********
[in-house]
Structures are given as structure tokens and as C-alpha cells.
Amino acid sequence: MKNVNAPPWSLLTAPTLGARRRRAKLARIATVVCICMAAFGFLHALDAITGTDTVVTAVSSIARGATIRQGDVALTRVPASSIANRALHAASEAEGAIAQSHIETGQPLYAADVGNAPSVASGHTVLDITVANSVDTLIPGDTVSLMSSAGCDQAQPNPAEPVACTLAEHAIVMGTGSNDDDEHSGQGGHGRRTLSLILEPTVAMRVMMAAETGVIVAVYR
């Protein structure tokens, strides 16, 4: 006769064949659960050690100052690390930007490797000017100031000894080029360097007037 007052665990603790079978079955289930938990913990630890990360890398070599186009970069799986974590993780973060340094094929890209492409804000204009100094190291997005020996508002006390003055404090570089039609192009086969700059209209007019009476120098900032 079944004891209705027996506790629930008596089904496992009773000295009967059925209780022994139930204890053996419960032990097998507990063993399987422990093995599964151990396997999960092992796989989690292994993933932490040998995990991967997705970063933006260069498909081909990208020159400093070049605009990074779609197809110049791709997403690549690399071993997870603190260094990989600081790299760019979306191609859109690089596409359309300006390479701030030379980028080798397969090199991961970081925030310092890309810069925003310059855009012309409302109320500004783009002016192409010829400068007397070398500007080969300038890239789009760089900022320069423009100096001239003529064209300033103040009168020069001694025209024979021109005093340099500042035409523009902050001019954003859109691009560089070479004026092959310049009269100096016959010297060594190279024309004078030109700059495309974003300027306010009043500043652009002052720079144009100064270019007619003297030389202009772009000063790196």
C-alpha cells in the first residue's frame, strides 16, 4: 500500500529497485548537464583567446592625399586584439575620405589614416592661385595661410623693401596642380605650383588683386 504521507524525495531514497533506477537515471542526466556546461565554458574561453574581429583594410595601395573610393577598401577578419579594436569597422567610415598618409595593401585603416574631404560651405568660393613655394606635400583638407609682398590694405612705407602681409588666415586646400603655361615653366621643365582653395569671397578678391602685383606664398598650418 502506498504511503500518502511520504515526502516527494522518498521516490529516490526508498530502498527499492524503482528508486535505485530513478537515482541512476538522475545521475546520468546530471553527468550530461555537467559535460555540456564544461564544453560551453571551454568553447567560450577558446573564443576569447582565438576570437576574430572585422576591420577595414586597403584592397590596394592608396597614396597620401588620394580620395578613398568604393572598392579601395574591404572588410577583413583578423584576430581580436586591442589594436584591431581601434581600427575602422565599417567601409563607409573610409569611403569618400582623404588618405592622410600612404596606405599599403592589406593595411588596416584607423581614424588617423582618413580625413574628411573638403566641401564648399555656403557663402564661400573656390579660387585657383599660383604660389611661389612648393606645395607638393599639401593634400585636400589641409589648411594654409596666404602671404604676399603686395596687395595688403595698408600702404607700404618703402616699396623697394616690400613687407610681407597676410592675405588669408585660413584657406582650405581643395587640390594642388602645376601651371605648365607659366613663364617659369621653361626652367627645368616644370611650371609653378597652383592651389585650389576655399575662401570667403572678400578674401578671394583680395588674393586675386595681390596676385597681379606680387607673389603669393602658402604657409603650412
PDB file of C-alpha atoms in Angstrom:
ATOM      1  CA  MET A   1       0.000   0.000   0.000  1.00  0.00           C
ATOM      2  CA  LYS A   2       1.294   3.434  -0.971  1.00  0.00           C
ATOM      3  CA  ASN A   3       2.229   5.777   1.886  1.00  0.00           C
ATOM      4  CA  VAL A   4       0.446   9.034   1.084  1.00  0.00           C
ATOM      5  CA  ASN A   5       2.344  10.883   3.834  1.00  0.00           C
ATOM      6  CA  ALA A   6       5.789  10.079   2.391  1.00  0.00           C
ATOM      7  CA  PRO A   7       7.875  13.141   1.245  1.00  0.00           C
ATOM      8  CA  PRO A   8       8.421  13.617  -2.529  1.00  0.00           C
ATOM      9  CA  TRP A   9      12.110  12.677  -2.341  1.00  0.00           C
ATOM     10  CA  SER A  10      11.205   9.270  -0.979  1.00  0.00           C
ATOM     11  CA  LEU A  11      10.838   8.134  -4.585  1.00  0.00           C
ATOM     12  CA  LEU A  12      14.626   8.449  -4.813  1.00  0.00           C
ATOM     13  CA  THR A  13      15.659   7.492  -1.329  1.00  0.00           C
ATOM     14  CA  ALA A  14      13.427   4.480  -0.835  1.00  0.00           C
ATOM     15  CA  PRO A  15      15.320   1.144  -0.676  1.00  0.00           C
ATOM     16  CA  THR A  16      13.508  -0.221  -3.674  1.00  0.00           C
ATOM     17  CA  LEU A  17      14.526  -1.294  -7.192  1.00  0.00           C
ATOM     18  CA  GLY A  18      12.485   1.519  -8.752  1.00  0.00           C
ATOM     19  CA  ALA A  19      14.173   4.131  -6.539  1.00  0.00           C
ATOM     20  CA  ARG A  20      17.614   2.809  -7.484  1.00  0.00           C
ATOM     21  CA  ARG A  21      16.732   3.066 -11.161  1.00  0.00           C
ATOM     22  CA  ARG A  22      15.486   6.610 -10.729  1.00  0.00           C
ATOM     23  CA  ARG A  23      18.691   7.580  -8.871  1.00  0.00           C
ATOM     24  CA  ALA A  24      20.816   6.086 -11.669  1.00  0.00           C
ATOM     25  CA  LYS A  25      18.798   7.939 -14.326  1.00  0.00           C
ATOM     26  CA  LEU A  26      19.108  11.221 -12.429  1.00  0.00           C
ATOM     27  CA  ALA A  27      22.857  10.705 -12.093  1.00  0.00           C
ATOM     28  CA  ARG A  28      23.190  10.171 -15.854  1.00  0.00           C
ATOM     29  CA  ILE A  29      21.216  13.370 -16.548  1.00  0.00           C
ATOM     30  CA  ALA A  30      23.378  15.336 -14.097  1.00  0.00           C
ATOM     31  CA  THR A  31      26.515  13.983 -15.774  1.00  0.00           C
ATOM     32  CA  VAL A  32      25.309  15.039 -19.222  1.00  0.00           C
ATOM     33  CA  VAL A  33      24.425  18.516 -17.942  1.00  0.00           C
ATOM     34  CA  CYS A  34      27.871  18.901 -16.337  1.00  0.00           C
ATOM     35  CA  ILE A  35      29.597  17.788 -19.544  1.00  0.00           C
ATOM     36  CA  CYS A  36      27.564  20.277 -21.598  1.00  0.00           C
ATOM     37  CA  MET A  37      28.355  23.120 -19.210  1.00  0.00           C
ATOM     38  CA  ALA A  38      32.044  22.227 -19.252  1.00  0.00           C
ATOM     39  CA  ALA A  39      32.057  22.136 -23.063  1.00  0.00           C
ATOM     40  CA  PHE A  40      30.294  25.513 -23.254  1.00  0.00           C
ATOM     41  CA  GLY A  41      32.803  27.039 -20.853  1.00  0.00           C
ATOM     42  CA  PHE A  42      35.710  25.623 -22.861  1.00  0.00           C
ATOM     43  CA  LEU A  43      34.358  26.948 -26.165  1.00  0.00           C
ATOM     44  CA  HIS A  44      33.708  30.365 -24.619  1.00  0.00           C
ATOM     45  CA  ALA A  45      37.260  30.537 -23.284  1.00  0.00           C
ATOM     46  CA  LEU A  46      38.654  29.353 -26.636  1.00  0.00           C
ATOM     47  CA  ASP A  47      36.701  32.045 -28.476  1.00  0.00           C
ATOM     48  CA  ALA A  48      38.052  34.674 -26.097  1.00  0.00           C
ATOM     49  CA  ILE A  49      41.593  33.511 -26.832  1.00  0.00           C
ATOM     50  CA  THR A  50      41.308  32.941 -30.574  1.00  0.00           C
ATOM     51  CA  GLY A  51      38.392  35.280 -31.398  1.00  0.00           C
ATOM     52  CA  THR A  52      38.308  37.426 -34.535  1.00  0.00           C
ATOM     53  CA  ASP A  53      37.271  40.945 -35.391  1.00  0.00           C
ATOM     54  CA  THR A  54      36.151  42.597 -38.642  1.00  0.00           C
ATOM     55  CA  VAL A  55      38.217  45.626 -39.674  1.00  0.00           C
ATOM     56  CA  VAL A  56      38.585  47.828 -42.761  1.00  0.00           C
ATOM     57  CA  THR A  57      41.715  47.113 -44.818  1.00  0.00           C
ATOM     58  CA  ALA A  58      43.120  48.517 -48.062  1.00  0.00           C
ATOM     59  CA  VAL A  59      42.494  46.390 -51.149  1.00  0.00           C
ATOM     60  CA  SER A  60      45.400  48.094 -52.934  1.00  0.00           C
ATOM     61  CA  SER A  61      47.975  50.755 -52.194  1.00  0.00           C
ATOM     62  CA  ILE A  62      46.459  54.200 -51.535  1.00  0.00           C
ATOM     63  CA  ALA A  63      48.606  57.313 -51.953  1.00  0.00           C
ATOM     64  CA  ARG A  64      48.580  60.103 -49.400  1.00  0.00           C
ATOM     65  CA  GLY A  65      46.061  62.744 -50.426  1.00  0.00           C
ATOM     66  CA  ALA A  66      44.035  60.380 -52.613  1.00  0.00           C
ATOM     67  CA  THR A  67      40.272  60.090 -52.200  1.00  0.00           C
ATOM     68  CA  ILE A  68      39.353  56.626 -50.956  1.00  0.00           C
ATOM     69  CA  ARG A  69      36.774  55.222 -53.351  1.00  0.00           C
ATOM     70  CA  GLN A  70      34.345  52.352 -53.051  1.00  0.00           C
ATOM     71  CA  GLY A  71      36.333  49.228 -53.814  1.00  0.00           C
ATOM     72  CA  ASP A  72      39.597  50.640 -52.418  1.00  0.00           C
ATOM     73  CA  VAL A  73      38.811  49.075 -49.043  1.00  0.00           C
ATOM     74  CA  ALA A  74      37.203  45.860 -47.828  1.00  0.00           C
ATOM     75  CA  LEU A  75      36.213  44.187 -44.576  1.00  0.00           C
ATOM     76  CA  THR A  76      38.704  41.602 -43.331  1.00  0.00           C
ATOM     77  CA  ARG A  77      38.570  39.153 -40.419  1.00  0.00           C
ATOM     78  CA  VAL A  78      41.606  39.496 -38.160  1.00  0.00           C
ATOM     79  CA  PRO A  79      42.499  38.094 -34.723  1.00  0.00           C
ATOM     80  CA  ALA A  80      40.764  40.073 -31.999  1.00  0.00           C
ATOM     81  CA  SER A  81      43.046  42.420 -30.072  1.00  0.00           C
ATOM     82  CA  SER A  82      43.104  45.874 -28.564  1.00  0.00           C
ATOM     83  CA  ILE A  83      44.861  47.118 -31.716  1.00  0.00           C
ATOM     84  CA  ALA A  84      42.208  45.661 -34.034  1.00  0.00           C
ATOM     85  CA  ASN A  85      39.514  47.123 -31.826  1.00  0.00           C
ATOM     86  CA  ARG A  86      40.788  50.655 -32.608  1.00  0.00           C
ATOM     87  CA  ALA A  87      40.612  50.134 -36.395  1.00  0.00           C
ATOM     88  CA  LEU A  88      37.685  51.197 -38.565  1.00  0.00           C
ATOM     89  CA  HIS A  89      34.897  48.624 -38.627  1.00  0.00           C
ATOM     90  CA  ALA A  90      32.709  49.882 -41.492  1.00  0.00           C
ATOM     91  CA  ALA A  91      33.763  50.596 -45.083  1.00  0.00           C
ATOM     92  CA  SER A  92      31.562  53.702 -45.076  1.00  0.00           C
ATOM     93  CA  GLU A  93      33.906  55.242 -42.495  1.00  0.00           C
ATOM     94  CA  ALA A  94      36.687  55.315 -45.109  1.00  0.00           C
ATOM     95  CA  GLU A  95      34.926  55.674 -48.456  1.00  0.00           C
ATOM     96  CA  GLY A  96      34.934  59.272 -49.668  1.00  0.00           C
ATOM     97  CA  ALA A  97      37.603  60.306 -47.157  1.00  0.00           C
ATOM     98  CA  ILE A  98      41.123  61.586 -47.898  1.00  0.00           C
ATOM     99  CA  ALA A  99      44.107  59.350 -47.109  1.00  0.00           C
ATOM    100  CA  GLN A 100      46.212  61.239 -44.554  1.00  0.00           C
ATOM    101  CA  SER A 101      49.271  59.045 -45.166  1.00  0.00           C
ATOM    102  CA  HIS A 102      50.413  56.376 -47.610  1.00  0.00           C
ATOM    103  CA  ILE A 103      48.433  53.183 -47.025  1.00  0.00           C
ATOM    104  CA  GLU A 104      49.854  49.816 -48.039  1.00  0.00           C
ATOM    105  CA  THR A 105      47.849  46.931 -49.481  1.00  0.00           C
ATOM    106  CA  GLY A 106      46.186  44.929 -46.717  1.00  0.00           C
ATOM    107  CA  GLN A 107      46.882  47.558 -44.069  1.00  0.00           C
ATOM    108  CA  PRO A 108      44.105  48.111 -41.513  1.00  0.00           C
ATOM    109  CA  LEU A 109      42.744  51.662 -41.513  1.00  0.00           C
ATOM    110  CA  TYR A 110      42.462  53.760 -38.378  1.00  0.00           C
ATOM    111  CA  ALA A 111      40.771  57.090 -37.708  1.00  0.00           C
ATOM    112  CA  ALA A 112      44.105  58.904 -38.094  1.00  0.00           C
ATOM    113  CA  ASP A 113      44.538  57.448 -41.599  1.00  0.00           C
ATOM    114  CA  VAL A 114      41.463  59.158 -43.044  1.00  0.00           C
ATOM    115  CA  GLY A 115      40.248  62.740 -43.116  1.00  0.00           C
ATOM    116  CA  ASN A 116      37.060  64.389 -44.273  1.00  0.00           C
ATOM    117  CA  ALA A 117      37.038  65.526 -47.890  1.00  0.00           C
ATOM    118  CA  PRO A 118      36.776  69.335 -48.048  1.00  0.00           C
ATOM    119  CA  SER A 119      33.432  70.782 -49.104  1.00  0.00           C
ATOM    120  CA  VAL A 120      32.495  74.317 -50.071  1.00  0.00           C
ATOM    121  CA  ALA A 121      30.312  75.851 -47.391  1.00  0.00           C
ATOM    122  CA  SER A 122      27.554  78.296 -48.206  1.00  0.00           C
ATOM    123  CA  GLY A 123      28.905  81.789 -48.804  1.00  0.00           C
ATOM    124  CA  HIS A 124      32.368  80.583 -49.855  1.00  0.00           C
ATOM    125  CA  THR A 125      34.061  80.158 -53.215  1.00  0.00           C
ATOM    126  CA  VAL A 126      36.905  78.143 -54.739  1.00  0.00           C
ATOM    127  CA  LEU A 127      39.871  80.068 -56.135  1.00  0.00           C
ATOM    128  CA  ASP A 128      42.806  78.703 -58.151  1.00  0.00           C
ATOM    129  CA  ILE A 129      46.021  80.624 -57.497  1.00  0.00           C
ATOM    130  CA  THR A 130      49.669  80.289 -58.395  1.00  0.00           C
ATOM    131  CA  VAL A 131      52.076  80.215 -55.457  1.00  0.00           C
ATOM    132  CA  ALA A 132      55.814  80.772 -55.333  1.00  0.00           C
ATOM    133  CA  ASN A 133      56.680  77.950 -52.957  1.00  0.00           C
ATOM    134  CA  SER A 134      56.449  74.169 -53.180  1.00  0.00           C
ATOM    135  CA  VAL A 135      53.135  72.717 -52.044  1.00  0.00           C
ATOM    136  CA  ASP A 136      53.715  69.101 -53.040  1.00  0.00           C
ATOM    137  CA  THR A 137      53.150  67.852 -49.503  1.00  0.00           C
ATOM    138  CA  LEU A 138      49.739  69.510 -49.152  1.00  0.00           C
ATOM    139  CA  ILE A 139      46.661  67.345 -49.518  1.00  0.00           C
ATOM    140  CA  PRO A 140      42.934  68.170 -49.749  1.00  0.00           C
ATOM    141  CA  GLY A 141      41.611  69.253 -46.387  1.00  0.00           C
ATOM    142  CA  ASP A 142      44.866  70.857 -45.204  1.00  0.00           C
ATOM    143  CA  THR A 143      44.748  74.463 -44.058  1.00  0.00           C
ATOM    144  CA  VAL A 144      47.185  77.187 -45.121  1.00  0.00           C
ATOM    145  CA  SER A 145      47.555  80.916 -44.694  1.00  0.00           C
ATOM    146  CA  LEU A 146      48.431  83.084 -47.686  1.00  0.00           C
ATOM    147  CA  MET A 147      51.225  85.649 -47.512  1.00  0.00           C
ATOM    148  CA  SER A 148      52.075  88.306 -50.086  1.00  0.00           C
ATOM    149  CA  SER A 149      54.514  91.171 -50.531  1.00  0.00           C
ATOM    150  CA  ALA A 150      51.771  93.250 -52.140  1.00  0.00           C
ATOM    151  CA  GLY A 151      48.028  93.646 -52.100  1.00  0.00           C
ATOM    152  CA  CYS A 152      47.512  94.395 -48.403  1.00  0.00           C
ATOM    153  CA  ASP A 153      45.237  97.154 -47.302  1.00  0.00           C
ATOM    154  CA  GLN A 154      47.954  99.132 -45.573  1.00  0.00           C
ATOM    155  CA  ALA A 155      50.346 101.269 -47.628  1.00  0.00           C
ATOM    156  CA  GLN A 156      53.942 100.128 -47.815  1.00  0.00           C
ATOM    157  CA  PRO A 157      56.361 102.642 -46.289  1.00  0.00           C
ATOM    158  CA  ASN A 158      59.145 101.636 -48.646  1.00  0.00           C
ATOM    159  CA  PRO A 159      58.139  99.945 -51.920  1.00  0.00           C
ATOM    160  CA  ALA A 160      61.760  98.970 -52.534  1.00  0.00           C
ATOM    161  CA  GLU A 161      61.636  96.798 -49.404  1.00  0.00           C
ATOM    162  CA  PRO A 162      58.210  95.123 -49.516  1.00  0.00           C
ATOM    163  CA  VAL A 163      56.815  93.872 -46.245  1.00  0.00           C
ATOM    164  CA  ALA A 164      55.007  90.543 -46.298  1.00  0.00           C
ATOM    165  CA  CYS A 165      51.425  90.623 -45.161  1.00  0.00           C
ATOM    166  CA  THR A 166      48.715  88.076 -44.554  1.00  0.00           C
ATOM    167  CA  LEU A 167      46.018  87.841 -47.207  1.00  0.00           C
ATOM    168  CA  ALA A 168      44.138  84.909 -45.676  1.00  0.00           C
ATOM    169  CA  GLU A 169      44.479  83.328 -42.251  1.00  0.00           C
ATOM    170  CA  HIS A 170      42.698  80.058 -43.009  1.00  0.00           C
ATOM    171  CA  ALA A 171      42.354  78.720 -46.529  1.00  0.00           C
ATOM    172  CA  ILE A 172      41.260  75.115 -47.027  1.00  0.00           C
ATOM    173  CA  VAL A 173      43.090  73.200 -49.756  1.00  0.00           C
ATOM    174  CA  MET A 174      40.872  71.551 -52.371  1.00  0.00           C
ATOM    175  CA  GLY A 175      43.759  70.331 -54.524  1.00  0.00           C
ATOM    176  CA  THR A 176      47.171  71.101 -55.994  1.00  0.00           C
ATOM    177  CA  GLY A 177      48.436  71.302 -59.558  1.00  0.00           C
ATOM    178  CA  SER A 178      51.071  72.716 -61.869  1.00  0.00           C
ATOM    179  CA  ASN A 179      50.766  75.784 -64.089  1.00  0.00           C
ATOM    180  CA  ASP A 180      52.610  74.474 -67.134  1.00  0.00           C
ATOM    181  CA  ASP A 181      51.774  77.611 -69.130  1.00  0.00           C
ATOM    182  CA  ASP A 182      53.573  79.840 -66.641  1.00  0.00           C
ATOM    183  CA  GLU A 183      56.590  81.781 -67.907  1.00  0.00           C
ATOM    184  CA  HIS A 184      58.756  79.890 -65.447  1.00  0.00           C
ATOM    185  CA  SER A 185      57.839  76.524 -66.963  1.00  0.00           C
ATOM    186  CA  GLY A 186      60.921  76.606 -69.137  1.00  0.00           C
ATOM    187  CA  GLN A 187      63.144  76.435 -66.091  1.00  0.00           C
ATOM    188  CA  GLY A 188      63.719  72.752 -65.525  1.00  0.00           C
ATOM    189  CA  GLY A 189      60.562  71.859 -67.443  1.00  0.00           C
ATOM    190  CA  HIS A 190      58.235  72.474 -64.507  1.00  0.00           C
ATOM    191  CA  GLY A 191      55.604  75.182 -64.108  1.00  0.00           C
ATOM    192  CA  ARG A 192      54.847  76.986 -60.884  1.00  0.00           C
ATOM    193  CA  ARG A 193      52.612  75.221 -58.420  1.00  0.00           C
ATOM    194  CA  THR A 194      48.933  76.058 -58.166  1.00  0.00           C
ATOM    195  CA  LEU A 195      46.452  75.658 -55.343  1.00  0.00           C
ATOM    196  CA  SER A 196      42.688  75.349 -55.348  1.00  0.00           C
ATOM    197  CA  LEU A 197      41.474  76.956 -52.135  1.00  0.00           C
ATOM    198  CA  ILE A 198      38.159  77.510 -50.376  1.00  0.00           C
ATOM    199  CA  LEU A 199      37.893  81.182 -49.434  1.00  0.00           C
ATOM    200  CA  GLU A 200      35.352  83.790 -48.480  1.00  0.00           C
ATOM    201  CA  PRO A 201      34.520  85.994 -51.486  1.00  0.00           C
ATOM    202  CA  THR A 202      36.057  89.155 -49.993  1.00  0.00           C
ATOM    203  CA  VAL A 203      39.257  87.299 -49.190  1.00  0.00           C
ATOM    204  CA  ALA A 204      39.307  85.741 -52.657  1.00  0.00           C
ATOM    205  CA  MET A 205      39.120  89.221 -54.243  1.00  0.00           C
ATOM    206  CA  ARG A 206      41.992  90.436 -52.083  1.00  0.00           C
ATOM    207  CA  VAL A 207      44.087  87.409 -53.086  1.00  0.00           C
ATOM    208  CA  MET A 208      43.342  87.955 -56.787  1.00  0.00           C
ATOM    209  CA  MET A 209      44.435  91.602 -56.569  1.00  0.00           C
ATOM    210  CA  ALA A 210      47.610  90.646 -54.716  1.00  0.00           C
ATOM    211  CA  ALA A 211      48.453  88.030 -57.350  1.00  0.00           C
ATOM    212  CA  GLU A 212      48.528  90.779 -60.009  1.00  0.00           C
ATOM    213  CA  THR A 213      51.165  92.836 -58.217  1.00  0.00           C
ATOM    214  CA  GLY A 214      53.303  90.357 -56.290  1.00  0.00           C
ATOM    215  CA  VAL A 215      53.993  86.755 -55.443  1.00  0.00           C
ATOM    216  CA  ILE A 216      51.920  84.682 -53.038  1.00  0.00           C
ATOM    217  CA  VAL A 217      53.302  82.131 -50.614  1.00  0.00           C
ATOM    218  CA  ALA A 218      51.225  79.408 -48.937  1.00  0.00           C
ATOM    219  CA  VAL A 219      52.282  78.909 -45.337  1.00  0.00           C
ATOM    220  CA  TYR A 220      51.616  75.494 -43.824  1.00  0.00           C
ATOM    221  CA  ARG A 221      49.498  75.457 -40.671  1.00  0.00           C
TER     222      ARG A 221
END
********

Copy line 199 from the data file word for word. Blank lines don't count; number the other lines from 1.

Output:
ATOM    193  CA  ARG A 193      52.612  75.221 -58.420  1.00  0.00           C